Taiwan legalizes same-sex marriage in historic first for Asia
Lawmakers in Taiwan have approved a bill legalizing same-sex marriage, a landmark decision that makes the self-ruled island the first place in Asia to pass gay marriage legislation.
The vote came almost two years after the island’s Constitutional Court ruled that the existing law — that marriage could only be between a man and a woman — was unconstitutional.
On Friday — only a week off the two-year deadline — lawmakers in Taiwan’s Legislative Yuan passed a bill making same-sex marriage a reality, which will go into effect on May 24.
Tens of thousands of people braved pouring rain Friday to demonstrate in favor of same-sex marriage outside the parliament, as lawmakers began voting on three draft bills, one tabled by the island’s Cabinet — which would ultimately prove successful — and two watered-down rival bills tabled by conservative groups.
The successful Cabinet bill was the only one to use the word “marriage.” It was backed by LGBTQ groups, despite the fact it could see same-sex couples denied rights enjoyed by hetrosexual couples, such as adoption and cross-national marriage.
Wu Tzu-an, a 33-year-old gay artist from Taipei, was among the crowds outside the parliament celebrating Friday.
“Today the result was the best we got for this stage,” said Wu. “It’s also a sign to show that Taiwan was different from China,” he added, referring to mainland China where same-sex marriage has not been legalized. “Personally I don’t have plans to get married, but I think it’s a sign for equality.”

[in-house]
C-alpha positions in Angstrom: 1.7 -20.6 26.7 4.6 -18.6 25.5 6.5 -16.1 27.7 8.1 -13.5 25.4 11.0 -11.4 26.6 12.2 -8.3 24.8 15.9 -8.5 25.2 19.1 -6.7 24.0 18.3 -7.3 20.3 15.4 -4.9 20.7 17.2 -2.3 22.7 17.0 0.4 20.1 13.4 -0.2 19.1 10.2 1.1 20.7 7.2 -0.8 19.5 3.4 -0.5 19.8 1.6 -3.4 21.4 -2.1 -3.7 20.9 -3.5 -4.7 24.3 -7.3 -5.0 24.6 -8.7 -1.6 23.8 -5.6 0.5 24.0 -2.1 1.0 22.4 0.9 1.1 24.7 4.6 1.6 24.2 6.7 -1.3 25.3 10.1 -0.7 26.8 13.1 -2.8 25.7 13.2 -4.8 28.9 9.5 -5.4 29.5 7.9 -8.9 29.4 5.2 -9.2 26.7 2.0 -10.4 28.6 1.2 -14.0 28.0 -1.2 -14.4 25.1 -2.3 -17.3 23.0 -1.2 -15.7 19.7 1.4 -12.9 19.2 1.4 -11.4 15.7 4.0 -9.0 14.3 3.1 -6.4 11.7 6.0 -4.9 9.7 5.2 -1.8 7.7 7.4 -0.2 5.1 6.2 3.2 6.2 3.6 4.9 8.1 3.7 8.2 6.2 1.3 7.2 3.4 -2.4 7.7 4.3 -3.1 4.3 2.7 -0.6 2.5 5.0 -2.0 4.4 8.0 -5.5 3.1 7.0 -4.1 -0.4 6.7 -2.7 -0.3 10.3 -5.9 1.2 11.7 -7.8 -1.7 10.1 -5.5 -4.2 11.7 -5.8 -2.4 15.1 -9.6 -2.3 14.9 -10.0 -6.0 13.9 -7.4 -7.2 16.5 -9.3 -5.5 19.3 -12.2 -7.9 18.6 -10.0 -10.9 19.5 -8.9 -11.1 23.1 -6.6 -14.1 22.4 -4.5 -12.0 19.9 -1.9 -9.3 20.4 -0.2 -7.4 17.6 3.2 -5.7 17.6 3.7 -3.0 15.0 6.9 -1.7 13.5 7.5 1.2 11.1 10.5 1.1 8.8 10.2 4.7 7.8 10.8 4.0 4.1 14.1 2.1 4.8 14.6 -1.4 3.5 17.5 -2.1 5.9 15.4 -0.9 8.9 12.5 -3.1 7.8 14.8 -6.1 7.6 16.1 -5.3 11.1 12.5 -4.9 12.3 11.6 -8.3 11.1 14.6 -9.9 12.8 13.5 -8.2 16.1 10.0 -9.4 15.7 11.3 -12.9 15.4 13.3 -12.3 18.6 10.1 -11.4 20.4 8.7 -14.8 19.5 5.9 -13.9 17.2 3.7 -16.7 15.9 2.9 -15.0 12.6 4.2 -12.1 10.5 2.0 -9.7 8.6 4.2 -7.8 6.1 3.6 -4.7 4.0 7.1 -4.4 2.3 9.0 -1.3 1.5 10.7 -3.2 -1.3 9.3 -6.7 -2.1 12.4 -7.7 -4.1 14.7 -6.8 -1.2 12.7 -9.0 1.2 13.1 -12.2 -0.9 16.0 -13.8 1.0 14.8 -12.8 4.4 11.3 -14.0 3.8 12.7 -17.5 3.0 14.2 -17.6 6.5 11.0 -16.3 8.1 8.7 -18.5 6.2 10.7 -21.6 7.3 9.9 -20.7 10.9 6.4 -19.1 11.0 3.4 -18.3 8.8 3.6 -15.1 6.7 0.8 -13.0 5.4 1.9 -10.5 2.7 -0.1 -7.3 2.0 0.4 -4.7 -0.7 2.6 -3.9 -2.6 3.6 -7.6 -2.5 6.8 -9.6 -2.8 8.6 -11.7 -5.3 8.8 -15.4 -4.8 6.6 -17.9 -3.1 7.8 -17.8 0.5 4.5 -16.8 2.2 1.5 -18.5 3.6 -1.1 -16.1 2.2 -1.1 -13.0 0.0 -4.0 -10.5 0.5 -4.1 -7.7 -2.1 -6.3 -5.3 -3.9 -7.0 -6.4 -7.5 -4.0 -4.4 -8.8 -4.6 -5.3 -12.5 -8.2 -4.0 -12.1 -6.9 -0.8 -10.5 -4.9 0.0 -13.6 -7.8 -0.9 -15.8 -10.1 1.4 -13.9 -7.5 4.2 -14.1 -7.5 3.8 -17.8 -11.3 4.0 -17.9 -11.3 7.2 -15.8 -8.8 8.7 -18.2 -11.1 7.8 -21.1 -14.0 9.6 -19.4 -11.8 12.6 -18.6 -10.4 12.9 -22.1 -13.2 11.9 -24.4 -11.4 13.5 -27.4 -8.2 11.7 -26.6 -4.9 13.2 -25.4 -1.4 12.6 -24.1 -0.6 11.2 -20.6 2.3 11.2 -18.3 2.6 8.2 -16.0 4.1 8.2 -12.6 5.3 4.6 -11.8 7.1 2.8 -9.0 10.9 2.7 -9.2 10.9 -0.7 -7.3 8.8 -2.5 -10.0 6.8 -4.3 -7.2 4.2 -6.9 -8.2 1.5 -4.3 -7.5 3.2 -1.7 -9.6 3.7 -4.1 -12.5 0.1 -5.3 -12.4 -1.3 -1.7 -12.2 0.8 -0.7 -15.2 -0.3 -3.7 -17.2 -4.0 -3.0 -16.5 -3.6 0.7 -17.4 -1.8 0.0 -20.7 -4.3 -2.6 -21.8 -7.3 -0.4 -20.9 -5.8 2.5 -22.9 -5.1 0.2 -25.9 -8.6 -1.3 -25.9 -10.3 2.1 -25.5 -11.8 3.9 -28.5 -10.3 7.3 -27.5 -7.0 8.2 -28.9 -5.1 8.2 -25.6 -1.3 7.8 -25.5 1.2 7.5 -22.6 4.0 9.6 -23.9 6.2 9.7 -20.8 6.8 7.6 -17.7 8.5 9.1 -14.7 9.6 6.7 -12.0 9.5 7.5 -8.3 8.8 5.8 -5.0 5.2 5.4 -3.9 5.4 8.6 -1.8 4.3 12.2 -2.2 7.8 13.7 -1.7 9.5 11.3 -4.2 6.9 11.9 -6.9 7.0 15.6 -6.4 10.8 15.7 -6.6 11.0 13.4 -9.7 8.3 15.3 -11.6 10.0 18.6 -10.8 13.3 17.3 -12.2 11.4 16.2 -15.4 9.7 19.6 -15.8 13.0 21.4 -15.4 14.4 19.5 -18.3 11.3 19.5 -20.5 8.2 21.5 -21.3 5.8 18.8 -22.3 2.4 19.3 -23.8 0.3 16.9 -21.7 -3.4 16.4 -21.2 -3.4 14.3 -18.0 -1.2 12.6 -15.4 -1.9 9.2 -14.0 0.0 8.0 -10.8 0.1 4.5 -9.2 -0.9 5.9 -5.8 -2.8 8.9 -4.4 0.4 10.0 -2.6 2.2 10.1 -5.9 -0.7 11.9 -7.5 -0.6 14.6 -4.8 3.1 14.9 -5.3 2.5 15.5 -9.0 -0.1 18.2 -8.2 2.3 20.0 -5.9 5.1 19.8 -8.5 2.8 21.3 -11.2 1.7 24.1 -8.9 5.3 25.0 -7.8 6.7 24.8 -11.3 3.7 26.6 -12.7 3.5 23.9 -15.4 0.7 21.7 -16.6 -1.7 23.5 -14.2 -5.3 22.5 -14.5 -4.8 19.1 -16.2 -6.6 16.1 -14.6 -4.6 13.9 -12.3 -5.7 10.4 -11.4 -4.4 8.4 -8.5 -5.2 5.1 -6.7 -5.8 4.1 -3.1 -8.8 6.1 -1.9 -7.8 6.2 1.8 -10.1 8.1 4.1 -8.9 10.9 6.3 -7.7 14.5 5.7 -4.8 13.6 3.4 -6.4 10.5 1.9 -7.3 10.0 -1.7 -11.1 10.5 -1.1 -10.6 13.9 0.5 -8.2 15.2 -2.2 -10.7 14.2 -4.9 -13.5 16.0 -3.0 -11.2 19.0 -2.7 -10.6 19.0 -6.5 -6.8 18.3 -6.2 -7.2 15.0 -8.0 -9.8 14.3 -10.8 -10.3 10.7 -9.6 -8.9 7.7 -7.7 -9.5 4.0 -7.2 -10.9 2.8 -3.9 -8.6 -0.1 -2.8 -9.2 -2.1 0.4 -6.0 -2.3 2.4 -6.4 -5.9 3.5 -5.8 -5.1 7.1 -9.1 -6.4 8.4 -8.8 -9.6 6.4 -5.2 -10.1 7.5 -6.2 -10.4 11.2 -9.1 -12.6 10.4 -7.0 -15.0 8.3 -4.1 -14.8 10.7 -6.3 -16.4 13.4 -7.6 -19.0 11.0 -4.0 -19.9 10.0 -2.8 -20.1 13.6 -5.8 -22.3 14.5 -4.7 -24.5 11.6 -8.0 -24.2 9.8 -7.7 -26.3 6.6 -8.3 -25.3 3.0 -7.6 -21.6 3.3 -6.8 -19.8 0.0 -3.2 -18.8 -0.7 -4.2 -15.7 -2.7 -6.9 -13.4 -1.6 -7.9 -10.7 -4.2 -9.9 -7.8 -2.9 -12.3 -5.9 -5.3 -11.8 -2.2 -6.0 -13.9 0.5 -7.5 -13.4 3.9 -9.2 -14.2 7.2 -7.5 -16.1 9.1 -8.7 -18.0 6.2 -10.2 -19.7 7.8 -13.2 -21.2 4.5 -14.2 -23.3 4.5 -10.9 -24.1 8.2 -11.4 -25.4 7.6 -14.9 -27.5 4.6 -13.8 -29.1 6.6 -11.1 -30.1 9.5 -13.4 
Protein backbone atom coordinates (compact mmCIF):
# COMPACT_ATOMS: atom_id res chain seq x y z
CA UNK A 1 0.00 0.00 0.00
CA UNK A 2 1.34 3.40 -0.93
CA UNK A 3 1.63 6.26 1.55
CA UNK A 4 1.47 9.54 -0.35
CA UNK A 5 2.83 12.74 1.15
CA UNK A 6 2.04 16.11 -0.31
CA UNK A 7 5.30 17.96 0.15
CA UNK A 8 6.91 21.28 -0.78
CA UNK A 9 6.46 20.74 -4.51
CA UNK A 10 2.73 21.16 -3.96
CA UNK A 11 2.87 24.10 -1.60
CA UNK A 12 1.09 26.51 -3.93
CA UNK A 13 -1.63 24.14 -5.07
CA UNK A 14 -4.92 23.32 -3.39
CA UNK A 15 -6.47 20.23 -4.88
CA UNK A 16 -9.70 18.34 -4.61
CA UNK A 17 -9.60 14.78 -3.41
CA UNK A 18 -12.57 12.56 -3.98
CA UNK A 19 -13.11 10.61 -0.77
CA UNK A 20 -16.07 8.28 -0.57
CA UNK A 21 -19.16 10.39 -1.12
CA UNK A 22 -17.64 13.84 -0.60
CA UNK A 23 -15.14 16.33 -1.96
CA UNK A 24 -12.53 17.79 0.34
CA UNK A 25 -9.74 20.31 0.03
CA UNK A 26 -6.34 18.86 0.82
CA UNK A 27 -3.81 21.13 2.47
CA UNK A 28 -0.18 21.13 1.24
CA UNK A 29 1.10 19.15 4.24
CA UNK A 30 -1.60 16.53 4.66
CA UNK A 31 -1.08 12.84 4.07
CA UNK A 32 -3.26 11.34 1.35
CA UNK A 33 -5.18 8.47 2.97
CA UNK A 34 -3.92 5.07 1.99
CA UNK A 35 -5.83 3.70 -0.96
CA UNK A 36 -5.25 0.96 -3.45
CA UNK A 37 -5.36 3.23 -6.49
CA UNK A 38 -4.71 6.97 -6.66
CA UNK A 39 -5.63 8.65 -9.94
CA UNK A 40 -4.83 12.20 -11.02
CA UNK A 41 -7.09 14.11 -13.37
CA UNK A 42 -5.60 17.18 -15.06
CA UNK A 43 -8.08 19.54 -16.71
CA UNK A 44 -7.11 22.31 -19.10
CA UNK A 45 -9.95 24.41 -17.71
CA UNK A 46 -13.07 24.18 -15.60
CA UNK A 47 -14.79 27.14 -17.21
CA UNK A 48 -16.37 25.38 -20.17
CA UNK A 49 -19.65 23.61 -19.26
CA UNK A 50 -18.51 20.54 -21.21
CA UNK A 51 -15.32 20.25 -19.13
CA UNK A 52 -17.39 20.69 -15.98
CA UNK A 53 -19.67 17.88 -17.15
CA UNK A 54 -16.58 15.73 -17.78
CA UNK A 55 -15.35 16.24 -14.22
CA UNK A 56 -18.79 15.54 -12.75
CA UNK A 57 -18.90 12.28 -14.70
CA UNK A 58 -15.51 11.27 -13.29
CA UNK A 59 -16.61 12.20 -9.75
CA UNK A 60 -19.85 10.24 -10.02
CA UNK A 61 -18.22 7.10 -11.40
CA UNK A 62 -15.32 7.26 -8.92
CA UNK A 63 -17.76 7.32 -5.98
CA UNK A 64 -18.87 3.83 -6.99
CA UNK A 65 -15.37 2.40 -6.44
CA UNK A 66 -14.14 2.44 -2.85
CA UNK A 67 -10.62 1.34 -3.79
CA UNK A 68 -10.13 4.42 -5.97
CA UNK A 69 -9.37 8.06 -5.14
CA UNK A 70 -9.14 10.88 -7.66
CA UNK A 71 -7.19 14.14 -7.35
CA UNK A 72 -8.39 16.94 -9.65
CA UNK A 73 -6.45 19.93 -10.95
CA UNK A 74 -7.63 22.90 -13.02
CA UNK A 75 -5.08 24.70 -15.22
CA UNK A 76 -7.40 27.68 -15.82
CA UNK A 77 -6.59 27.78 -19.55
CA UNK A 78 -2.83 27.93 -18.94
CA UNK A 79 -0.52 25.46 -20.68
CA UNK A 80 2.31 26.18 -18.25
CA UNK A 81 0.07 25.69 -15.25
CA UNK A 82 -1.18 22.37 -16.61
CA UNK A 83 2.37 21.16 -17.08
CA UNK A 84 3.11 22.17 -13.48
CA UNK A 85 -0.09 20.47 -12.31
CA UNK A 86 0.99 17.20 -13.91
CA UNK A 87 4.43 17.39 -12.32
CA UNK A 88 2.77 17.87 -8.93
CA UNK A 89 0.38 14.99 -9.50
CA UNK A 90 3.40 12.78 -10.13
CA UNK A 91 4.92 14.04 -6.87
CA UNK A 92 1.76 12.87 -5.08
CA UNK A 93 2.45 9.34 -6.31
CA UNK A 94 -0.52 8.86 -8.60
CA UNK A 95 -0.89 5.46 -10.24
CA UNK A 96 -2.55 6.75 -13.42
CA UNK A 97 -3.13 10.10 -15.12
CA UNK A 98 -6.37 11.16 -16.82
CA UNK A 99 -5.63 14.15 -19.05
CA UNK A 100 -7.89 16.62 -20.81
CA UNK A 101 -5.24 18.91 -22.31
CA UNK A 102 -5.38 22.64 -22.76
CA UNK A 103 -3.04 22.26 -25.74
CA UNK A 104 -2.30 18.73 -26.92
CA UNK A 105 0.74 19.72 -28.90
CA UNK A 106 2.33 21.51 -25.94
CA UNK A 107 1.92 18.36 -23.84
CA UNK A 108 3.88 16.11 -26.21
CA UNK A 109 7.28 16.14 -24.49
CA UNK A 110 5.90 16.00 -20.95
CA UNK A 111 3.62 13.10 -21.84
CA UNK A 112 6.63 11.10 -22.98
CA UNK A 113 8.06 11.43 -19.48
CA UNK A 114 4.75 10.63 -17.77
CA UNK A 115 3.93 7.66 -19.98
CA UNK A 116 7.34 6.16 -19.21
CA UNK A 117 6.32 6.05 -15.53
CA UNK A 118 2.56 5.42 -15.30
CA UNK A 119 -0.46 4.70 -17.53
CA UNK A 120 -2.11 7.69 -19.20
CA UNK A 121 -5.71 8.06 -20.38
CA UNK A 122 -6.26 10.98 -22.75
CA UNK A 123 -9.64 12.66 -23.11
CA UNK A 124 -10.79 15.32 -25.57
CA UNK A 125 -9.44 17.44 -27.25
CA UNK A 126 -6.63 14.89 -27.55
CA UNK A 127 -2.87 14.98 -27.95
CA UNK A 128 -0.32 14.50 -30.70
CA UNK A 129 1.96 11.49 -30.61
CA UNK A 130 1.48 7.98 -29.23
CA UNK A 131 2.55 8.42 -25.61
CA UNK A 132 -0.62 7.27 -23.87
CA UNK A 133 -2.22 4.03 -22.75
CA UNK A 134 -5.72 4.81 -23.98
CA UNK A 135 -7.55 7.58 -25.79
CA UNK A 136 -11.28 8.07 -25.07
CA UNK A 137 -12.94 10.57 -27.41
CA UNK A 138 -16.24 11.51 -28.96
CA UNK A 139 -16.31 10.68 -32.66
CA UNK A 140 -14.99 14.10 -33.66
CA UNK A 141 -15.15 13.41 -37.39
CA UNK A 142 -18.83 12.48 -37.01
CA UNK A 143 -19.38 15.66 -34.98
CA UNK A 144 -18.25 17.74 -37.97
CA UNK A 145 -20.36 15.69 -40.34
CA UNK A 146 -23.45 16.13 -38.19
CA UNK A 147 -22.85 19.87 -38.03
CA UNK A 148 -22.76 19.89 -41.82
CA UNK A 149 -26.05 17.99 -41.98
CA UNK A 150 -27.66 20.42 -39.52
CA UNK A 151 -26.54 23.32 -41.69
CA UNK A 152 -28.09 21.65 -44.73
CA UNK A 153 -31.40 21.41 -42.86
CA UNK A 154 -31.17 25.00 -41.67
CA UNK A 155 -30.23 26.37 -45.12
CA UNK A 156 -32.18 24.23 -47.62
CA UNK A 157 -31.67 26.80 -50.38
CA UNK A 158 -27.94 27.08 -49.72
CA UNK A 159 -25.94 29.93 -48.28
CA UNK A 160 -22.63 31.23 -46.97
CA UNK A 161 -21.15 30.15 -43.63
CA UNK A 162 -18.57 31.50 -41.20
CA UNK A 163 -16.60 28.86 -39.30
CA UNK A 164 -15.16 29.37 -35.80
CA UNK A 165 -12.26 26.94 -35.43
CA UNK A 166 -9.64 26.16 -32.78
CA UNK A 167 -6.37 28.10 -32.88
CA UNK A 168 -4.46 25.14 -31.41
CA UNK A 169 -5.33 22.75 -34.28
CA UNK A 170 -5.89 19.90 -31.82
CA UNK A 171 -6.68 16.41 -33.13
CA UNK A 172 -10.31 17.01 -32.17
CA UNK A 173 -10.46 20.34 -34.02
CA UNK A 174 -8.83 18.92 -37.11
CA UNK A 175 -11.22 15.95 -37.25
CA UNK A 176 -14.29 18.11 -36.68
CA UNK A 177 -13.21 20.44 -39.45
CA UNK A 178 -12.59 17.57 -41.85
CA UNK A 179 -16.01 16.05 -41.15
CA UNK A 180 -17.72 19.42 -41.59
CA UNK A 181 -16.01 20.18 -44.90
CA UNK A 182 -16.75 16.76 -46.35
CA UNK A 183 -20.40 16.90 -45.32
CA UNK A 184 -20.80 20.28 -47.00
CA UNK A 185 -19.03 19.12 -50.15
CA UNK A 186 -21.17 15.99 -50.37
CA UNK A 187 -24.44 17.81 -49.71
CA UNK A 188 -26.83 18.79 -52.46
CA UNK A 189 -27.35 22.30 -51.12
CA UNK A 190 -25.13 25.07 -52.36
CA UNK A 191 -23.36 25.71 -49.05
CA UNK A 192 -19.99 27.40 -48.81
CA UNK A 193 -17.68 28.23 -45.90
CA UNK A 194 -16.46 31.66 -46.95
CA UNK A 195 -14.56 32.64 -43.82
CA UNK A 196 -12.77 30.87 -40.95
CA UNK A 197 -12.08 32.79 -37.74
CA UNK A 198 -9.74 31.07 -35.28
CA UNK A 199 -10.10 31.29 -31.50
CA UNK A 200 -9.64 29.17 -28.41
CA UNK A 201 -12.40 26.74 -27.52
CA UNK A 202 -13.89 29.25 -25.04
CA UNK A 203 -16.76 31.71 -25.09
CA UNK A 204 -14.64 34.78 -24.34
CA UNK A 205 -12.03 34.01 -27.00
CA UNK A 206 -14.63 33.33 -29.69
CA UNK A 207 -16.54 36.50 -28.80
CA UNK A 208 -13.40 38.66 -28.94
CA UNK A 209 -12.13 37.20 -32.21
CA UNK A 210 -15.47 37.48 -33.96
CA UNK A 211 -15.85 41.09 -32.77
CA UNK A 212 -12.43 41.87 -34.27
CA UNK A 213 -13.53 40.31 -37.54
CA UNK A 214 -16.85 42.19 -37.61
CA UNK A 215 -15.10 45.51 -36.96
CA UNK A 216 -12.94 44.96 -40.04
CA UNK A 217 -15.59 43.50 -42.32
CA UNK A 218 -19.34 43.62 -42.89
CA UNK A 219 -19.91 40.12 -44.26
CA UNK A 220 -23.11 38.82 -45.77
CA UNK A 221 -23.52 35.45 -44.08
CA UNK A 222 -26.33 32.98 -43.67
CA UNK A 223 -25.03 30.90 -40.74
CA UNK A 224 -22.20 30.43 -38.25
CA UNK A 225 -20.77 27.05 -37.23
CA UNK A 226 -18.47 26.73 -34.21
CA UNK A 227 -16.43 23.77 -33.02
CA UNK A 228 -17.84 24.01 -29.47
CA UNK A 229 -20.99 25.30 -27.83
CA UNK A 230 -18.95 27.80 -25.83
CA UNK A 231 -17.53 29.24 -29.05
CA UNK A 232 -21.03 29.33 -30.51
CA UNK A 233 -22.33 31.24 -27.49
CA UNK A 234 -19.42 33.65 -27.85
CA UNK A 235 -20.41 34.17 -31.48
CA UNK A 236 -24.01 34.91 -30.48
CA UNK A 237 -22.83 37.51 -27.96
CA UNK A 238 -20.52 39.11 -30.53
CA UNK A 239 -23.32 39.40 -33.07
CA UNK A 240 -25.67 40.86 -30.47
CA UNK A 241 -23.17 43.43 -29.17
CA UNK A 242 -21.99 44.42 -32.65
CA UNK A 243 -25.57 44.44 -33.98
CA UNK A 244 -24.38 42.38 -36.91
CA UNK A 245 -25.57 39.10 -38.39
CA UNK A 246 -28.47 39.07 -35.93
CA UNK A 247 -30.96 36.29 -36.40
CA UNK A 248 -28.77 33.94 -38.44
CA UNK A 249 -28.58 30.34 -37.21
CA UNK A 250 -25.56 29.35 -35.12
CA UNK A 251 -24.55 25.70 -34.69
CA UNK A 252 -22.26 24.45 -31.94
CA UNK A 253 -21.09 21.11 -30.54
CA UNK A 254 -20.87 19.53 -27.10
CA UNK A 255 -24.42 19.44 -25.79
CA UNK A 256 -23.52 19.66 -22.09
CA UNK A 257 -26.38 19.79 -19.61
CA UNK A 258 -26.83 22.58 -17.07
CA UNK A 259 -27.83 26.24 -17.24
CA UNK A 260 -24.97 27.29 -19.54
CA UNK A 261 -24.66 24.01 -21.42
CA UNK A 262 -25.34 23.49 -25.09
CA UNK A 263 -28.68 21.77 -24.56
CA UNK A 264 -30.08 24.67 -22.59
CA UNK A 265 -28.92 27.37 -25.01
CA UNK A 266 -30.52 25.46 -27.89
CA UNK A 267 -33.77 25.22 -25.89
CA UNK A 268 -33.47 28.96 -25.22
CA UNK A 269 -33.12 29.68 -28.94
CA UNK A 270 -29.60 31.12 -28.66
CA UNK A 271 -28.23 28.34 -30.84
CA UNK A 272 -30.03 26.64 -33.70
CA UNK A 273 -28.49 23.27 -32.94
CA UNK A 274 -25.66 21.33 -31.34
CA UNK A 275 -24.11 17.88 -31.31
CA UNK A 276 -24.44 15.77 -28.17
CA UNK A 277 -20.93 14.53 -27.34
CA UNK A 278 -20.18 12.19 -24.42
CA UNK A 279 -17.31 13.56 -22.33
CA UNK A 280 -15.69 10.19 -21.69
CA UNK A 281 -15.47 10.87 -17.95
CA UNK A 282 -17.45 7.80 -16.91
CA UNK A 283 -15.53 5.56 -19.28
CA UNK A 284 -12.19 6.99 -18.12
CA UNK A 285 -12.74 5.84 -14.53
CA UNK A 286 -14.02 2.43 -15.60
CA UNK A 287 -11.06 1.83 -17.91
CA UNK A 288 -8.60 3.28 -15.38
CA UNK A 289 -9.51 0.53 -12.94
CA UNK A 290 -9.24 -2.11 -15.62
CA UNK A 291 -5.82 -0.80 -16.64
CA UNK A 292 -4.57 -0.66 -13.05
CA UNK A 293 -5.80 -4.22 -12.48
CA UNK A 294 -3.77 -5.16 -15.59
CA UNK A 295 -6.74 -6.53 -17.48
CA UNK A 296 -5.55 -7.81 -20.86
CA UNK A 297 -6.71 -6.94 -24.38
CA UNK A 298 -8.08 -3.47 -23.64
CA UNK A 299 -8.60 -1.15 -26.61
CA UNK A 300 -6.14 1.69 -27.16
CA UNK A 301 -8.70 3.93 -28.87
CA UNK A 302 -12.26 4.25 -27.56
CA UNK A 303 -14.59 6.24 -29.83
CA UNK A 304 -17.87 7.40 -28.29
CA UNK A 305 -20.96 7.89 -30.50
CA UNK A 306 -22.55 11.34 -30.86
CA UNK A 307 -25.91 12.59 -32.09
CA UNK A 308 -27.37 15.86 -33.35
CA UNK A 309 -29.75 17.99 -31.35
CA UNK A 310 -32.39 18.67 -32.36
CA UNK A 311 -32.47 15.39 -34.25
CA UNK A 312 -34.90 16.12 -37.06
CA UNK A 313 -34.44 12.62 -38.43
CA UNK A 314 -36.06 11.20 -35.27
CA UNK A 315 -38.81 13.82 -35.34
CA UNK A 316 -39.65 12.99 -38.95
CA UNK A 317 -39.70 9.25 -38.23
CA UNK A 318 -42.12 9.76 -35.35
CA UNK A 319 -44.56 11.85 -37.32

Good morning #Taiwan. Today, we have a chance to make history & show the world that progressive values can take root in an East Asian society.
— 蔡英文 Tsai Ing-wen (@iingwen) May 17, 2019
Xiaogang Wei, who heads the Beijing Gender Health Education Institute, called the bill’s passing a historic moment, not only for Asia but for the global LGBTQ rights movement.
“It will have a very positive impact on China’s LGBT community, offering us a lot of hope,” he told CNN.
“The Chinese government has pointed to cultural tradition as a reason for same-sex marriage being unsuitable in China. But the decision in Taiwan, which shares a cultural tradition with us, proves that Chinese culture can be open, diverse and progressive.”
After the vote, Taiwan’s President Tsai Ing-wen tweeted: “We took a big step towards true equality, and made Taiwan a better country.
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